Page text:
Richard Gwinn Bowe passed away peacefully on September 1. He was born June 22, 1938 in Chicago to William and Mary Gwinn Bowe. He is survived by his twin children, Alexandra Bowe DeRosa and Anson Bowe, his grandchildren Christopher and Charlotte DeRosa, his brother William, and his former spouse and mother of his children, Ann Fauble Mather. A later marriage to Greta Edwards ended in divorce.
After briefly attending Loyola University Chicago Law School, he joined the Illinois National Guard and worked in retail and as an office space real estate broker. He began his long career with the City of Chicago first working in the Human Relations Commission helping enforce the fair housing ordinance, and then in the Model Cities program dealing with police complaints. He last served as an assistant in the law department of its Board of Election Commissioners.
In retirement as in his working life, Richard was a voracious reader with broad interests in history, biography and Chicago.
1970 William John Bowe, Sr. – His Early Life & Law Practice, Recalled in The Families
Early Life and Schooling
In The Families, Mary Gwinn Bowe wrote about her husband’s early life:
William John (Patrick) Bowe was born in Chicago at 1024 West Superior Street on Christmas Eve, December 24, 1893. He died December 30, 1965, at the age of seventy-two. I never heard him use or be called by his extra middle name Patrick. His mother was Ellen Frances Canavan. His father was John Joseph Bowe. He was a bright child, rather destructive, had all the infant diseases, loved animals and sports, and was well-liked and very sociable.
At four he went to kindergarten at the Alfred Tennyson School, fell immediately in love with the teacher and refused to stay unless she held his hand. He continued at the Fulton Street school until the sixth grade, when he went to St. Ignatius Academy at 12th Street and Roosevelt Road, where he remained until 1912. He made no particular scholastic history during this period and all honors in that line went to the scholarly Gus.
At eight he had a fearful bout with typhoid fever. A Sister Dismus nursed him and this illness affected his sight. He wore glasses from that time on.
In high school he was President of the Debating Society and was active in athletics. He finished in 1910. He also continued his college work at the same time he attended the Loyola University Law School. He received has law degree from Loyola in 1915. He passed the bar examination the same summer and became a lawyer at the age of twenty-one.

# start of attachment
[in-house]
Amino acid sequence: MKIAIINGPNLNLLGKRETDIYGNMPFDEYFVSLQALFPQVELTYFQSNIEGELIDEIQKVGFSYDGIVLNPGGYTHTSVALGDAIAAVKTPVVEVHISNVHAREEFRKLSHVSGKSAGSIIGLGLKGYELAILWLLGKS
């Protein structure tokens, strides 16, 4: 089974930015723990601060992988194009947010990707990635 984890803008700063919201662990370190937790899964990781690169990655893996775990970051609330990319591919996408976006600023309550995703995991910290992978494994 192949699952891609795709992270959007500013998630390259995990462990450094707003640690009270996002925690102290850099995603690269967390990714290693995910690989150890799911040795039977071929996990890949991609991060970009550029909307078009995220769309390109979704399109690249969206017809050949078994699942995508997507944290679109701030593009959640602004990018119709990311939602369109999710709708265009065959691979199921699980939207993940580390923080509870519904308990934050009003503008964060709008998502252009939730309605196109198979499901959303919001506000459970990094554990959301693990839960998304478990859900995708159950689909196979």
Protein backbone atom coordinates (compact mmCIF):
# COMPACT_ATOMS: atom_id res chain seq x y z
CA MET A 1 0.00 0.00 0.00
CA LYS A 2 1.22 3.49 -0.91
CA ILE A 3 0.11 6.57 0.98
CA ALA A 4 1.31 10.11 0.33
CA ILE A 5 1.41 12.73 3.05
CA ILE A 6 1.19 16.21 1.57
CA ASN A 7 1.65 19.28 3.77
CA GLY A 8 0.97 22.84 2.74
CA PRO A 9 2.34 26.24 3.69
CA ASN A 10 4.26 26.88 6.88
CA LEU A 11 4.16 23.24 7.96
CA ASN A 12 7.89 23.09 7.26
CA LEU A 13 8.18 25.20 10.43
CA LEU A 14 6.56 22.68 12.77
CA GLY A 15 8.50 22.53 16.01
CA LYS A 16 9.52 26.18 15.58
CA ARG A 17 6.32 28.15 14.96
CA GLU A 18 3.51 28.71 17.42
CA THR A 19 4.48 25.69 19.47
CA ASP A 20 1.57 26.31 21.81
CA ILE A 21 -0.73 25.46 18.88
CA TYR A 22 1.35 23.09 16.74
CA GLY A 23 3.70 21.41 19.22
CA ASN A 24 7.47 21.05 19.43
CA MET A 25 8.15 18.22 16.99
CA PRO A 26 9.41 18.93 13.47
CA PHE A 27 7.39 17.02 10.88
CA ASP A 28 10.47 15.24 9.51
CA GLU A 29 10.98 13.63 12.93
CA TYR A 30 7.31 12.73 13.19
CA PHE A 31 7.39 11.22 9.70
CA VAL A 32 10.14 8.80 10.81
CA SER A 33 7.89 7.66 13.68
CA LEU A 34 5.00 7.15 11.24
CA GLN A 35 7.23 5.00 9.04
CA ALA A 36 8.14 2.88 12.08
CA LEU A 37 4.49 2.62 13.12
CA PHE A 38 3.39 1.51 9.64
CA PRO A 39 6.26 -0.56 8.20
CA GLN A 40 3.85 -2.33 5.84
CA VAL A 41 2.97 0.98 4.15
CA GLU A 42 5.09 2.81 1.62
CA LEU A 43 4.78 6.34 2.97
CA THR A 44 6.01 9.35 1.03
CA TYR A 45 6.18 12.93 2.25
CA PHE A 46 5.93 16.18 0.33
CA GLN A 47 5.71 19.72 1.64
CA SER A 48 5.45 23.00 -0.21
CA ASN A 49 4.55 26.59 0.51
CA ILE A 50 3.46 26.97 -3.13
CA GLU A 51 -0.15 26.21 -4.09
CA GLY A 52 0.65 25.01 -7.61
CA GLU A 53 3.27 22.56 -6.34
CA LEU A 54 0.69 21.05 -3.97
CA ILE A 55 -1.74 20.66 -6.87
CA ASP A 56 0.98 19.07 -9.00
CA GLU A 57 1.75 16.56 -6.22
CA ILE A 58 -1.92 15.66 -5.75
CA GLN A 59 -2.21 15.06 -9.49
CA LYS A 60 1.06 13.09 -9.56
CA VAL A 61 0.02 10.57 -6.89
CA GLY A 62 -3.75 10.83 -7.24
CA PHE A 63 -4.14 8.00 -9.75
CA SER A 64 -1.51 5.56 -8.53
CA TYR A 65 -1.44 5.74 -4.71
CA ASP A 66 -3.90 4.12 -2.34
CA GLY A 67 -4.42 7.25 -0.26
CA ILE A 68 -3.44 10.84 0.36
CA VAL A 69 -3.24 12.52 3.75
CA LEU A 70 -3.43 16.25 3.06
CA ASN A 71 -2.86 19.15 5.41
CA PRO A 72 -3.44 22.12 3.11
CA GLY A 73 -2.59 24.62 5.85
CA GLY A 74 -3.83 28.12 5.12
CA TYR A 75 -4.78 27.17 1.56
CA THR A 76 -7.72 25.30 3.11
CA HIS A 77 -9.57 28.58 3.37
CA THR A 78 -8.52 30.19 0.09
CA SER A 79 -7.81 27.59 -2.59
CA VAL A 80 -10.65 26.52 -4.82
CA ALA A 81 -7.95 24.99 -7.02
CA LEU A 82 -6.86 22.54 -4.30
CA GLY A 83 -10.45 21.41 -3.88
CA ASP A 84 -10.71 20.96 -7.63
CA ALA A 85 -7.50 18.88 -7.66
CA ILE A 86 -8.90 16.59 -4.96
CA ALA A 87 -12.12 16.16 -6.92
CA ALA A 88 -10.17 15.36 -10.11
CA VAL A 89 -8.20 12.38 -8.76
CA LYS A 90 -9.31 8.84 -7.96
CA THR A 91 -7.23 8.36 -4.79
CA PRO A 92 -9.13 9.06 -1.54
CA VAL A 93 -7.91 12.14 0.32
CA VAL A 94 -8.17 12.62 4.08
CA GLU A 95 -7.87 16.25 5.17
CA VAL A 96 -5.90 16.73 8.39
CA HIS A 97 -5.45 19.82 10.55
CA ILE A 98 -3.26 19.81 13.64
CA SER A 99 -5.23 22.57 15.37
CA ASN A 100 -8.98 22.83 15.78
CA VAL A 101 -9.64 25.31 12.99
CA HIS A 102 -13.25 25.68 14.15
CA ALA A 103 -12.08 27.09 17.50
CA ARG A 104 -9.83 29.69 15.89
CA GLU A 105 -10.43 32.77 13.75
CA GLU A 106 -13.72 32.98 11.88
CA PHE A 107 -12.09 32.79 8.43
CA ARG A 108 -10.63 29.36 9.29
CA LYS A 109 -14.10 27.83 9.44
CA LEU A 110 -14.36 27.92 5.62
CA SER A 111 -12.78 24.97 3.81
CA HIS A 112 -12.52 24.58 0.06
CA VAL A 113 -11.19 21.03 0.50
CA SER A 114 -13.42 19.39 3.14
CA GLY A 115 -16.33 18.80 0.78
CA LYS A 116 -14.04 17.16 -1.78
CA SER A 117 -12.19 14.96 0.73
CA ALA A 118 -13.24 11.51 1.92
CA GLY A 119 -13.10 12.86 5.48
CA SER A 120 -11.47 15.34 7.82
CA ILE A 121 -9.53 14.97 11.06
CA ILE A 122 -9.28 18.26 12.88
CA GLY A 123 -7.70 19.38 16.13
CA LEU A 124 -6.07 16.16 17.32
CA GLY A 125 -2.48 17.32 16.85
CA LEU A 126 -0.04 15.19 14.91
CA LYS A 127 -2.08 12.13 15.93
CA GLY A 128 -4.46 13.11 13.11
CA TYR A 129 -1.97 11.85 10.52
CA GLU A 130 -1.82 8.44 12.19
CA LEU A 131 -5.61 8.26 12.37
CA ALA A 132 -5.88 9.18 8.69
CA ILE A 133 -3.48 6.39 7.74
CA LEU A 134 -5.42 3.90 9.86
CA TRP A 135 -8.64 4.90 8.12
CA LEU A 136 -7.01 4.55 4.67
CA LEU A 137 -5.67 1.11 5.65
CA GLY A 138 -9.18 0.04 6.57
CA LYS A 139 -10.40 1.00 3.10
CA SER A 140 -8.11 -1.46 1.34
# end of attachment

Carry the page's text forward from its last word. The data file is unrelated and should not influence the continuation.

Helping His Mother Sell Life Insurance
When he was very small his sister Anna, the baby, was left in charge of the more reliable Gus, and Bill accompanied his mother Ellen as she sold insurance to other Irish families for the New York Life Insurance Company. She was very good at it. She took “Willie” with her on her evening calls, since most of her prospects worked all day. Bill said he used to listen to the conversations and hold his breath during those moments before the person signed up. Many of the fathers were in heavy or even dangerous work and their familites frequently had occasion to collect on their insurance. So “Aunt Ella” did a great favor to many unfortunate families as she taught them the value of insurance from her own life experience. In this way she supported her own family during the years of her husband’s illnesses and until the boys began their law practice.
Learning to Earn His Way in the World: Selling Books
Bill’s first contact in doing business for himself was in selling Bible Symbols to newly arrived young Irish girls. This is how he recalled that and other early business endeavors:
The idea was, ‘The Foxes Have Their Holes; the Birds of the Air Their Nests, but the Son of God Hath Not Where to Lay His Head,’ with pictures between every two nouns. The purpose of the books was to acquaint children with the Bible when they could understand pictures, but couldn’t read. It was a handsome volume selling for $3, with $1.20 being the agent’s commission. I was pretty successful that summer and actually made $300. I think every purchaser got fair value because it was a beautiful book. I remember one domestic, just arrived from Ireland and unmarried. She was about twenty and difficult to sell as she was illiterate and was also unable to understand the pictures. But she did gather that it was a book for children. I was proud of selling her the book because I told her that instead of a hope chest of vanities and fineries, her first purchase for the chest was this great gift for her children.
A 12-Year-Old Office Boy Democrat Rises to Editor of a Republican Weekly
When I was 12 or so, I answered an ad for an office boy. The salary was $3 a week. Seventy-five boys were lined up before the office opened at 127 North Dearborn Street, across from City Hall. This was also the same building the Bowe & Bowe law offices were later in. Mr. O’Grady, publisher of the Chicago Weekly Republican, quickly selected me for the job since I was pretty tall and wore glasses. The office consisted of a reception room and two small private rooms. Into the reception room he had crowded five desks which he rented to friends for $10 a month with the privilege of putting their names on the door if they paid for the gold leaf.
O’Grady got out his rewrite sheet only at election times. He was mostly busy soliciting ads and shakedowns from the Republican candidates. So the job of editor was soon handed over to me. He was the business manager, getting from $10 to $25 for promoting or not disparaging the candidates of the day.
I told him that I was a Democrat and, although not old enough to vote, I was entirely in sympathy with William Jennings Bryan who was running against William Howard Taft. I told him that I felt that I could not honestly